We are failing staff on pensions, admit world’s biggest companies

 

The world’s biggest companies have conceded that they are failing their staff when it comes to pensions, according to research published today.

The study, by the accounting giant PwC, is being released just days after the City watchdog said the UK’s pension system was “failing” and attacked the market for annuities, which people buy to provide income when they retire, as “disorderly”.

The two reports again illustrate the pensions crisis facing Britain, with an ageing population increasingly set for a retirement in poverty.

The research, which covered 114 of the world’s biggest companies that collectively employ 4.7 million people, showed that only 6 per cent are willing to continue with so-called defined benefit pensions, which guarantee a set income on retirement. But they recognised that the typical alternative of defined contribution schemes, where retirement income is dependent on investment returns, is failing.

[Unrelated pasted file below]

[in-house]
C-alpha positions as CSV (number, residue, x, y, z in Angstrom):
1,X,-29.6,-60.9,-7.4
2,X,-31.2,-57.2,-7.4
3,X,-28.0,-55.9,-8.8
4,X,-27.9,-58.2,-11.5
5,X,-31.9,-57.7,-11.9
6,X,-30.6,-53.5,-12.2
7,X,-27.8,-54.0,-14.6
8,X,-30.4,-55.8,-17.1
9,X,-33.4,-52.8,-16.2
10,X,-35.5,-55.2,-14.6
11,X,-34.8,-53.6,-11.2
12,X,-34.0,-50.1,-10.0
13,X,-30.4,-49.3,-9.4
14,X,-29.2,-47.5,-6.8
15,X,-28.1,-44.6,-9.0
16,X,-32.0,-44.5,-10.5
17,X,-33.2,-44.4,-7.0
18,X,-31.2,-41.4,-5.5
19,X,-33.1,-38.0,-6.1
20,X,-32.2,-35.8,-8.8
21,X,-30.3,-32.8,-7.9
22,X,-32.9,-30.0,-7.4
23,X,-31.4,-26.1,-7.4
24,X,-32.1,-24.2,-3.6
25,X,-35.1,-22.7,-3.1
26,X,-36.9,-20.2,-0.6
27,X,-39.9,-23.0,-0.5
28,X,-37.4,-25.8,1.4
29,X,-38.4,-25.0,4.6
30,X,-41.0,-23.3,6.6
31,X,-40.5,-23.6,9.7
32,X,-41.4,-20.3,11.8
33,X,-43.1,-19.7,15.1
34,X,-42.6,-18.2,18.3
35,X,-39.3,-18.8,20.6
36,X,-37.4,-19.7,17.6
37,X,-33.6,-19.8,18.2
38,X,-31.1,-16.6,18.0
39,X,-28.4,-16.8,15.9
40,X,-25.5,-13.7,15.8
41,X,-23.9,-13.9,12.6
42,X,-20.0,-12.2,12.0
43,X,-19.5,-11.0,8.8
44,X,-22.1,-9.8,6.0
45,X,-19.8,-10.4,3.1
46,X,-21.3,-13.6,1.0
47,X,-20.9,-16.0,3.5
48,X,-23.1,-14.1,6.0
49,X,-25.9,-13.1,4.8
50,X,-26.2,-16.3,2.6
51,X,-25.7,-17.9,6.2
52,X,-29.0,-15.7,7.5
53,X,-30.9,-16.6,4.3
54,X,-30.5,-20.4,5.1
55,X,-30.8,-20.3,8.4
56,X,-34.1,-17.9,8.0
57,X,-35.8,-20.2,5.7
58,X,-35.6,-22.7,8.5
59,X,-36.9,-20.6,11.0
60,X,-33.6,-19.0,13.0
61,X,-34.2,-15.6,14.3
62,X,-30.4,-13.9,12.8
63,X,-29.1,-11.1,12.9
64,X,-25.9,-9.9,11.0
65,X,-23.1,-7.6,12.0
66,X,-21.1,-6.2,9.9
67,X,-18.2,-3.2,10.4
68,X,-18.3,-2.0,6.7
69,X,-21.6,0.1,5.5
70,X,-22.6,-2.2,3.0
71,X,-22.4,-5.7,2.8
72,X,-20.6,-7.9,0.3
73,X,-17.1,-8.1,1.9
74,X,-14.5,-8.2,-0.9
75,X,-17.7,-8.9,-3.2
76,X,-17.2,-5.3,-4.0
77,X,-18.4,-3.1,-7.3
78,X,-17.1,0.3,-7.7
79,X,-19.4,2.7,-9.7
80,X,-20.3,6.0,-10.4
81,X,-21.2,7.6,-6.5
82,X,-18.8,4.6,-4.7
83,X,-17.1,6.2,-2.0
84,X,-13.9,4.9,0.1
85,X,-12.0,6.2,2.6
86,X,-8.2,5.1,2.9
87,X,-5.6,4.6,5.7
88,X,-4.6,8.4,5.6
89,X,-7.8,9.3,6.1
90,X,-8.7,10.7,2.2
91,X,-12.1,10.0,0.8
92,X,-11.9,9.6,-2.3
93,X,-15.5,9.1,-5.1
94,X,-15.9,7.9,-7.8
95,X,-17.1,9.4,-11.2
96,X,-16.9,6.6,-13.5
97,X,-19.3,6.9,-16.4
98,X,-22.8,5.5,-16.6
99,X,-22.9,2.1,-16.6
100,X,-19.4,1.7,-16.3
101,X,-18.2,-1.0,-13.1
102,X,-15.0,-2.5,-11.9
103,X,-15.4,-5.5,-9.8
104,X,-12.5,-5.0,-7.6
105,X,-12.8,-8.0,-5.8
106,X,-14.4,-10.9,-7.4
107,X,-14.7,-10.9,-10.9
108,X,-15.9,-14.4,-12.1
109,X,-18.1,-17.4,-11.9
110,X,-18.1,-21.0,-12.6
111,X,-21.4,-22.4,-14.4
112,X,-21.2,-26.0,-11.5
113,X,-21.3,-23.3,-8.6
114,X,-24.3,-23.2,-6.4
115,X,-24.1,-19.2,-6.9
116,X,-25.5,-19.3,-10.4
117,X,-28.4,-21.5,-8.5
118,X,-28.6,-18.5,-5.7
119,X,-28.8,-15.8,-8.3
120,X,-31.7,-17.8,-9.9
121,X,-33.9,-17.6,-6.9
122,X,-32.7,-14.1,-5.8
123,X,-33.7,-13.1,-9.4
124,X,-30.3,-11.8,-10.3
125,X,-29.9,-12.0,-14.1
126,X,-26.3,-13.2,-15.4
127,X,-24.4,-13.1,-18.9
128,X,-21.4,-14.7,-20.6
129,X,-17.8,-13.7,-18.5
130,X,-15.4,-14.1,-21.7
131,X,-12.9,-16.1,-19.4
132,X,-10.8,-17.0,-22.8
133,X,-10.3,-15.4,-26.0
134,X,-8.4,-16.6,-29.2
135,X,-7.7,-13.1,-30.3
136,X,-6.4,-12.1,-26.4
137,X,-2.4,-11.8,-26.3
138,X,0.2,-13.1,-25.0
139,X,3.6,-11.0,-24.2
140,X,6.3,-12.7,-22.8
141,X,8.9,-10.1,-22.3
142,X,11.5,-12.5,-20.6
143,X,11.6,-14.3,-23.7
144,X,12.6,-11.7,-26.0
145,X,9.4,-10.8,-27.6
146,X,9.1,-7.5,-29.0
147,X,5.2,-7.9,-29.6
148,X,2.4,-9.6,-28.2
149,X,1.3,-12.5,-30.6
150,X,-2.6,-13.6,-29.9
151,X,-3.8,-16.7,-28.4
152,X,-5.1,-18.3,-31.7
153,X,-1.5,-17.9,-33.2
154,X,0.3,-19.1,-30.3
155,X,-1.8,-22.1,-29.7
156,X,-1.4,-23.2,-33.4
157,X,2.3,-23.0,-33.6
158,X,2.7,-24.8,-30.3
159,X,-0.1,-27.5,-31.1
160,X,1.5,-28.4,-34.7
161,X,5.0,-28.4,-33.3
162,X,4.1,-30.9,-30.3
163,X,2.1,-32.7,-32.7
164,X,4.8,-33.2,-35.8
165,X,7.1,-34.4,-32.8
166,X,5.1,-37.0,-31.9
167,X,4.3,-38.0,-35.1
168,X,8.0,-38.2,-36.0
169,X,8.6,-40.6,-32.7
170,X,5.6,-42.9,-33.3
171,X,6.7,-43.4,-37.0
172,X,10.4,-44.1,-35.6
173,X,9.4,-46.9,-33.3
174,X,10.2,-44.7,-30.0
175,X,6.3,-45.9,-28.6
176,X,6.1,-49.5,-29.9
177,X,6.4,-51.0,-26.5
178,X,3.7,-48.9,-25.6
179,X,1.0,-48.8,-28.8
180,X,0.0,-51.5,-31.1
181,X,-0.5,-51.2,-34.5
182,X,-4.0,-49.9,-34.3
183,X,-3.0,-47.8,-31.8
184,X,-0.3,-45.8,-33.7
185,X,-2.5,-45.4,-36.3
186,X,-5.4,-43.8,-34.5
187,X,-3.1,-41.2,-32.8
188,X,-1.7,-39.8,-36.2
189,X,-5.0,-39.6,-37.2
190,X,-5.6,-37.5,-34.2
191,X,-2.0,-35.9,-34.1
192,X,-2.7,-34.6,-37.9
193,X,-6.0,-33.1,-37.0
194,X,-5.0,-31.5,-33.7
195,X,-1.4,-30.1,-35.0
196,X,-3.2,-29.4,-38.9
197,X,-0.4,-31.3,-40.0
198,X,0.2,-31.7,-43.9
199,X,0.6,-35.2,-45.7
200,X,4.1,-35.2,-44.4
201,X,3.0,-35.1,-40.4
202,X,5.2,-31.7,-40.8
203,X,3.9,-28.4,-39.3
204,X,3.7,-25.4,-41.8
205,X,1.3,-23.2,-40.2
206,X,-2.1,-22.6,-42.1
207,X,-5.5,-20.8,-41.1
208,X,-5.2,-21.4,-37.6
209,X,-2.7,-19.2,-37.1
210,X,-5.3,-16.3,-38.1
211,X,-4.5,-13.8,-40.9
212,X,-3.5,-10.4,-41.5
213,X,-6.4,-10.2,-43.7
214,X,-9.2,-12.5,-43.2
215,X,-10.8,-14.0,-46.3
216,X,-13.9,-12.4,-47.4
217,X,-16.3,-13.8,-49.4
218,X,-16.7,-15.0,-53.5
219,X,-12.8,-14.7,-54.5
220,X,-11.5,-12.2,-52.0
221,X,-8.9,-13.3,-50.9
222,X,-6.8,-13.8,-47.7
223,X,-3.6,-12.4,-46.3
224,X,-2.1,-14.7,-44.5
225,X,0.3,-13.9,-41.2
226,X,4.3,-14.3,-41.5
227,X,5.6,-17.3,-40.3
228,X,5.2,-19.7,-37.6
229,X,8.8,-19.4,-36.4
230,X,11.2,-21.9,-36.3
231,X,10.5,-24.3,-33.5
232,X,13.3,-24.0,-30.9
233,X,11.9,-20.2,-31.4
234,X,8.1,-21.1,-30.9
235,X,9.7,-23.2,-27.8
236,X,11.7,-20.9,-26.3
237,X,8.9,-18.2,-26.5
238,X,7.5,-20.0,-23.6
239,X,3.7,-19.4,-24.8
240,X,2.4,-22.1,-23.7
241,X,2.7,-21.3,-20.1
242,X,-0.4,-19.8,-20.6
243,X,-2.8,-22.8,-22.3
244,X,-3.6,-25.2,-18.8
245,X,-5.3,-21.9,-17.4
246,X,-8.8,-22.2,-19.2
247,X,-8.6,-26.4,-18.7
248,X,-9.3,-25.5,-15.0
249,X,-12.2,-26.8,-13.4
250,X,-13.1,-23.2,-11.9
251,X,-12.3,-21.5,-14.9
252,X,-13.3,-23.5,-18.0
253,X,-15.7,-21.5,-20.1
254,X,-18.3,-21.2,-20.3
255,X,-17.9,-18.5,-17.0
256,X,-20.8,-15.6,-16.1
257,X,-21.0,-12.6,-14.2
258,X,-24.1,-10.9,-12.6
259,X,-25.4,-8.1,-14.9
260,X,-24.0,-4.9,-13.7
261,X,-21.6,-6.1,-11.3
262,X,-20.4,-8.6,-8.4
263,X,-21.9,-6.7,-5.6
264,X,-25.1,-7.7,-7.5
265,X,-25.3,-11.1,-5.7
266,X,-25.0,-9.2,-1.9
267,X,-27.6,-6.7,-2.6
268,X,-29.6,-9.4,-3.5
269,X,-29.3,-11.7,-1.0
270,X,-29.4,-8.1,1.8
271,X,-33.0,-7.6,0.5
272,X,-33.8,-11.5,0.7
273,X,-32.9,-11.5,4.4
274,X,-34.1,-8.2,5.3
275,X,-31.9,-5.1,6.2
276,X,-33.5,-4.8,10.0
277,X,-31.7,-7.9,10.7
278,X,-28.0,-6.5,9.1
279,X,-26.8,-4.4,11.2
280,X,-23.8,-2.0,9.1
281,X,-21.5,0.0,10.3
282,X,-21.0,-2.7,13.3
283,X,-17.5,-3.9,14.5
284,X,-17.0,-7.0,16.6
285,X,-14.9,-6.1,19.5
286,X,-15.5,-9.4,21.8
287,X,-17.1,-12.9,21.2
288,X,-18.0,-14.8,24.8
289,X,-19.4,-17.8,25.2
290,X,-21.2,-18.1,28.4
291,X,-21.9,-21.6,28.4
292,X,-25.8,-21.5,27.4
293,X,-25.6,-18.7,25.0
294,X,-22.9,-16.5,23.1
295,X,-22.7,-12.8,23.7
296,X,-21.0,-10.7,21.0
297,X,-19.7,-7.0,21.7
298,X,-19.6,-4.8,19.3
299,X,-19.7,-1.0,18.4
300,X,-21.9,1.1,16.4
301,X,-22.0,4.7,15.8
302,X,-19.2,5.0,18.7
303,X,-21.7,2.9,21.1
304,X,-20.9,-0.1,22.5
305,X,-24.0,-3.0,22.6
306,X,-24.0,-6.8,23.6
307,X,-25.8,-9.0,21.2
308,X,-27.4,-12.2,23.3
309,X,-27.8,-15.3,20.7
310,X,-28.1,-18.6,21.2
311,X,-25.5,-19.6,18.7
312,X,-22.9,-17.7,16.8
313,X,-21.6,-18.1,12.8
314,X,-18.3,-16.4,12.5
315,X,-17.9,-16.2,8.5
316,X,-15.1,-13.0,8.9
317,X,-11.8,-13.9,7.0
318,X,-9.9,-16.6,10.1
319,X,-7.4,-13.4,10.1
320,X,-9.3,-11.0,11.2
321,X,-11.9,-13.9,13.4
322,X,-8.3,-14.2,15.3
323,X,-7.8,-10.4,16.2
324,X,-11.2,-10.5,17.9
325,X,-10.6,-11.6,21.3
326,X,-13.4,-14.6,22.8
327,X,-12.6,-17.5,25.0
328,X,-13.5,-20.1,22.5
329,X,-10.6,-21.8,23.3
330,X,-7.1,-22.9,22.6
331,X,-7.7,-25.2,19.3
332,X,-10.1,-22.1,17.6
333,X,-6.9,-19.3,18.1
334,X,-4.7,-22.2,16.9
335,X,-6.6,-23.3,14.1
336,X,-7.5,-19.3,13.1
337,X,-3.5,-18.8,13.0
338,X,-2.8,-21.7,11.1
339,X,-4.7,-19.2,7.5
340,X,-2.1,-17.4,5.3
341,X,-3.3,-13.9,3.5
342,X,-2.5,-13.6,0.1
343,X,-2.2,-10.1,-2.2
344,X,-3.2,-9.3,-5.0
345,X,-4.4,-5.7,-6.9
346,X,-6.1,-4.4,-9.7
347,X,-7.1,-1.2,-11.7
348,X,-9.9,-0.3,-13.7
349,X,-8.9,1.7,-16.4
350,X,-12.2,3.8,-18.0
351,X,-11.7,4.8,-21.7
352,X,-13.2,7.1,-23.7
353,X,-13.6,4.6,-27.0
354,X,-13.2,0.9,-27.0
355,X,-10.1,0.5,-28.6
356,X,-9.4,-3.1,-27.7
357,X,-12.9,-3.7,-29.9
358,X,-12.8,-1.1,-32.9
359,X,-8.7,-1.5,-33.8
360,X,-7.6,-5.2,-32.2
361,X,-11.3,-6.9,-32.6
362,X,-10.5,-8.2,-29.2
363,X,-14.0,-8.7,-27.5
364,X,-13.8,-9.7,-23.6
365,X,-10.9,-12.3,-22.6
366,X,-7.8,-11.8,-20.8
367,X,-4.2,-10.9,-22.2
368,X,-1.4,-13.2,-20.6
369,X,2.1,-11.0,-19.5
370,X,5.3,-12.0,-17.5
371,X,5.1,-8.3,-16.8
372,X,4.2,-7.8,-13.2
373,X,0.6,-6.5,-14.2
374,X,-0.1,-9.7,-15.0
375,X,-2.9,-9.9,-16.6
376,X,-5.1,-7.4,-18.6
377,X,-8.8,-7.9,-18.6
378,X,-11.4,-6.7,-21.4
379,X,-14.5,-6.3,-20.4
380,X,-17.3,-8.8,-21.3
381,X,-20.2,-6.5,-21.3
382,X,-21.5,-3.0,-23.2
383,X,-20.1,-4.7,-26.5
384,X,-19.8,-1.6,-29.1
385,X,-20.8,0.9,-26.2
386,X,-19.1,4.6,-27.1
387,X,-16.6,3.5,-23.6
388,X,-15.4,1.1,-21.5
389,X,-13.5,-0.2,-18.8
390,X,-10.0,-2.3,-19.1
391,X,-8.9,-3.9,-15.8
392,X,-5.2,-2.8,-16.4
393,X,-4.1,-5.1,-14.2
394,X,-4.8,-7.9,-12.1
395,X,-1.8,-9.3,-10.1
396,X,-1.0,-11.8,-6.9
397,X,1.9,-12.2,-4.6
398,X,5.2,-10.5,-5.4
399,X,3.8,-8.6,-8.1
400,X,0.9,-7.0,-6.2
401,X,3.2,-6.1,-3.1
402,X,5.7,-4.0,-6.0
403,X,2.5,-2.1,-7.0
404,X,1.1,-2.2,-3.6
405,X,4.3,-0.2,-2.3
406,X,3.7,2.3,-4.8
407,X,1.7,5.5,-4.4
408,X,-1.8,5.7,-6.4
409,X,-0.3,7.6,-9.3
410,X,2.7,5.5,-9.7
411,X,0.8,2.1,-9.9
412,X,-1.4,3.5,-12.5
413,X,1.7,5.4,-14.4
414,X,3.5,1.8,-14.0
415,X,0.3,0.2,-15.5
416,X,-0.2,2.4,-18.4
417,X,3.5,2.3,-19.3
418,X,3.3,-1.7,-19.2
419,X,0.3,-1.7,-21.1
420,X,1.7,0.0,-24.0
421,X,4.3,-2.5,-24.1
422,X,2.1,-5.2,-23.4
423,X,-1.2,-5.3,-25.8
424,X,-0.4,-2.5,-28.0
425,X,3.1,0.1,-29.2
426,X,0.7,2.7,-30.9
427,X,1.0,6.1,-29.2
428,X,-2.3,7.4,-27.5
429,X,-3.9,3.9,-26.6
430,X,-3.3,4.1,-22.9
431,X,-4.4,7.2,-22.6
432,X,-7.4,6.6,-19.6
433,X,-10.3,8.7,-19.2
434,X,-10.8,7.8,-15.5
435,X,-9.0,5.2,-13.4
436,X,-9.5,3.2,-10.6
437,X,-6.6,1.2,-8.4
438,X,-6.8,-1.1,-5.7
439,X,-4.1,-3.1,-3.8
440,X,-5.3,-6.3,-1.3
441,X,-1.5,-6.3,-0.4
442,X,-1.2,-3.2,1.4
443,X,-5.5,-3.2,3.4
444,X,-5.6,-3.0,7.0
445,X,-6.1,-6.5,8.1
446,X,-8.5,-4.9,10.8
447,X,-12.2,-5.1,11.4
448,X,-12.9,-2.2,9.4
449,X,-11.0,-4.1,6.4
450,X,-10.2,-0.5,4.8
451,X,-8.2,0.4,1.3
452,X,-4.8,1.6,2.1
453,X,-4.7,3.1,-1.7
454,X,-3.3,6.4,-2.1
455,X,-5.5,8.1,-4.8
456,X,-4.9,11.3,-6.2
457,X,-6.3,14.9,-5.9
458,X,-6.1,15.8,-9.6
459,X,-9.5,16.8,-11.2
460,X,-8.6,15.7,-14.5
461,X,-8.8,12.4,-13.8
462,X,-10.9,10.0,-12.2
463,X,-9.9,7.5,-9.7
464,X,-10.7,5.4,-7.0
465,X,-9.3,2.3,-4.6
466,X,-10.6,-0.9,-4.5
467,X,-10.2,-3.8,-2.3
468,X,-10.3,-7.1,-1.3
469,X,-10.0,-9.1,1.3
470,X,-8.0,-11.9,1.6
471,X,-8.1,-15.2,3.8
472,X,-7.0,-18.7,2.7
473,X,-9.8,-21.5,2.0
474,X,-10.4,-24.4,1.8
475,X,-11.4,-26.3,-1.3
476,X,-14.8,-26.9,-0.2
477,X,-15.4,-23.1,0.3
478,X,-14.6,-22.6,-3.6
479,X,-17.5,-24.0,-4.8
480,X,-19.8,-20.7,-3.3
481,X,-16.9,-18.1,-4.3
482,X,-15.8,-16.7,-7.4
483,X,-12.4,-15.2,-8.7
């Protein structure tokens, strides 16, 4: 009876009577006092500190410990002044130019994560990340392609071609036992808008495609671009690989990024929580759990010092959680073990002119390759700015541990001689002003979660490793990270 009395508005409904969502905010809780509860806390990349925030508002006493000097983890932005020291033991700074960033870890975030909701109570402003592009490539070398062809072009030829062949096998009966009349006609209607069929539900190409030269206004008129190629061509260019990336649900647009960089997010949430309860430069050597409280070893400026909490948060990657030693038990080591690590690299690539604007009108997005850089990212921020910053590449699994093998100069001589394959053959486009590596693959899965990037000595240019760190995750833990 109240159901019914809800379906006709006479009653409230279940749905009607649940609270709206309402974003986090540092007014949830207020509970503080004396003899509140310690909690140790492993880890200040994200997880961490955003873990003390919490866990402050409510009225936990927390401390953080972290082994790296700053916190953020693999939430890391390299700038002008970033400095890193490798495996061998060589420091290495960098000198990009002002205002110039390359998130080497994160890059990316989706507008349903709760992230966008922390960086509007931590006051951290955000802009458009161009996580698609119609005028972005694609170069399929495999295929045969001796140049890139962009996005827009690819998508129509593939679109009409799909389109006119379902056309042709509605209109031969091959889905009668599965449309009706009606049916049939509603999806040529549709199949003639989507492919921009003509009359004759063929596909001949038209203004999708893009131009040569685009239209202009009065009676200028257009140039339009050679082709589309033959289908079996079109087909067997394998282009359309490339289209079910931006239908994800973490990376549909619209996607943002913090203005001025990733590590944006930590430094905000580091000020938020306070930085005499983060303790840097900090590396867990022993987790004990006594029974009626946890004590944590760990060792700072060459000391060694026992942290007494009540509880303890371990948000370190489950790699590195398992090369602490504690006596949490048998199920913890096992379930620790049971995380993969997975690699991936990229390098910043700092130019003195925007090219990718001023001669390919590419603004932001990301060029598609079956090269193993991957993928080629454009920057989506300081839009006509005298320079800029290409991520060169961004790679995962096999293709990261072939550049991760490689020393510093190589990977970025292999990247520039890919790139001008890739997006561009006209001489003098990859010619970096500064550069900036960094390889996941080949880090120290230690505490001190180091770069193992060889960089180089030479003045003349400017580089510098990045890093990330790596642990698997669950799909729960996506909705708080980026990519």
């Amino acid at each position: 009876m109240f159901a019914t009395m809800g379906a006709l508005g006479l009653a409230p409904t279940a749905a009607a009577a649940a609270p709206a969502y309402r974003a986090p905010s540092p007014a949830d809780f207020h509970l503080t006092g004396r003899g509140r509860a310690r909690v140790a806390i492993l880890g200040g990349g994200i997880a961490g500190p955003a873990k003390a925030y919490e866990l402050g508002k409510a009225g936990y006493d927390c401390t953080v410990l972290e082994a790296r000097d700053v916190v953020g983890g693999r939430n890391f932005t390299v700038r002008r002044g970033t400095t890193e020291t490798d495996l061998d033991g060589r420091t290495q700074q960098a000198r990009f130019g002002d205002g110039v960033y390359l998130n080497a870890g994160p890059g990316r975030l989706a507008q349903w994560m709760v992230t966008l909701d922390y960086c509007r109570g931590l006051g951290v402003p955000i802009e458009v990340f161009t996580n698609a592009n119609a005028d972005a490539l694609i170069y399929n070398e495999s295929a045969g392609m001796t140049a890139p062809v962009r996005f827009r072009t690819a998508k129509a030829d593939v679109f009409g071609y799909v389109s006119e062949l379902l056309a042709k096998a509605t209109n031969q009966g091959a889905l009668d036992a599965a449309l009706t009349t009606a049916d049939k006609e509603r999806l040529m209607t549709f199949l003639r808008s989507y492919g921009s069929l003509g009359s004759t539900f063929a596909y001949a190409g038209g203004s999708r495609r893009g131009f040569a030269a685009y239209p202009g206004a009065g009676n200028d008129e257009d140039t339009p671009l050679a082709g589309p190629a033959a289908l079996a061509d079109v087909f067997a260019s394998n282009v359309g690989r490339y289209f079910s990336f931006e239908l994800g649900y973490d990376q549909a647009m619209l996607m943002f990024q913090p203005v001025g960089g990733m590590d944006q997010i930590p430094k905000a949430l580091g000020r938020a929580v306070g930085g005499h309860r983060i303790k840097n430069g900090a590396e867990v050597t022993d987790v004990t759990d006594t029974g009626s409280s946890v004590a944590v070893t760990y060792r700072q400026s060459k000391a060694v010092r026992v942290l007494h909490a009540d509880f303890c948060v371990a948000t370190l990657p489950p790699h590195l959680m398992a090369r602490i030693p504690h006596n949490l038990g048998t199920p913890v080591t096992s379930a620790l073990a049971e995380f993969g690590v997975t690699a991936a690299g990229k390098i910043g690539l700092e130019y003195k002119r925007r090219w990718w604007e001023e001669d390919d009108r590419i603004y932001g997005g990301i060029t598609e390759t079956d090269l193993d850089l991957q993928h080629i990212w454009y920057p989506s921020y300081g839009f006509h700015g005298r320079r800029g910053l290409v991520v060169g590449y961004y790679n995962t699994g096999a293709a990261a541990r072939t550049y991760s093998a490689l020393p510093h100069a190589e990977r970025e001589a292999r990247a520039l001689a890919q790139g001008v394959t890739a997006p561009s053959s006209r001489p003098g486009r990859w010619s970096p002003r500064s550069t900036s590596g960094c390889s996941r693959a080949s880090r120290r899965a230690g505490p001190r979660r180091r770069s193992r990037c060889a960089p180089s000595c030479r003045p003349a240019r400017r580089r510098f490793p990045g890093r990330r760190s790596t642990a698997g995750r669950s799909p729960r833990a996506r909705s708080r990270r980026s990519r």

While nine in ten companies said it is important they help employees to make “informed decisions” and 83 per cent said they plan to give “more flexibility” to staff, only 11 per cent and 15 per cent respectively think they are currently sufficiently effective at doing this.

Marc Hommel, global pensions leader at PwC, warned companies that “simply providing defined contribution arrangements for employees is not enough – current arrangements are delivering inadequate retirement savings and are not effective for the new world of work”.

He added: “Despite employers almost unanimously agreeing that education, empowerment and flexibility are essential ingredients in retirement benefits in the future, there is still a long way to go before this becomes common practice.”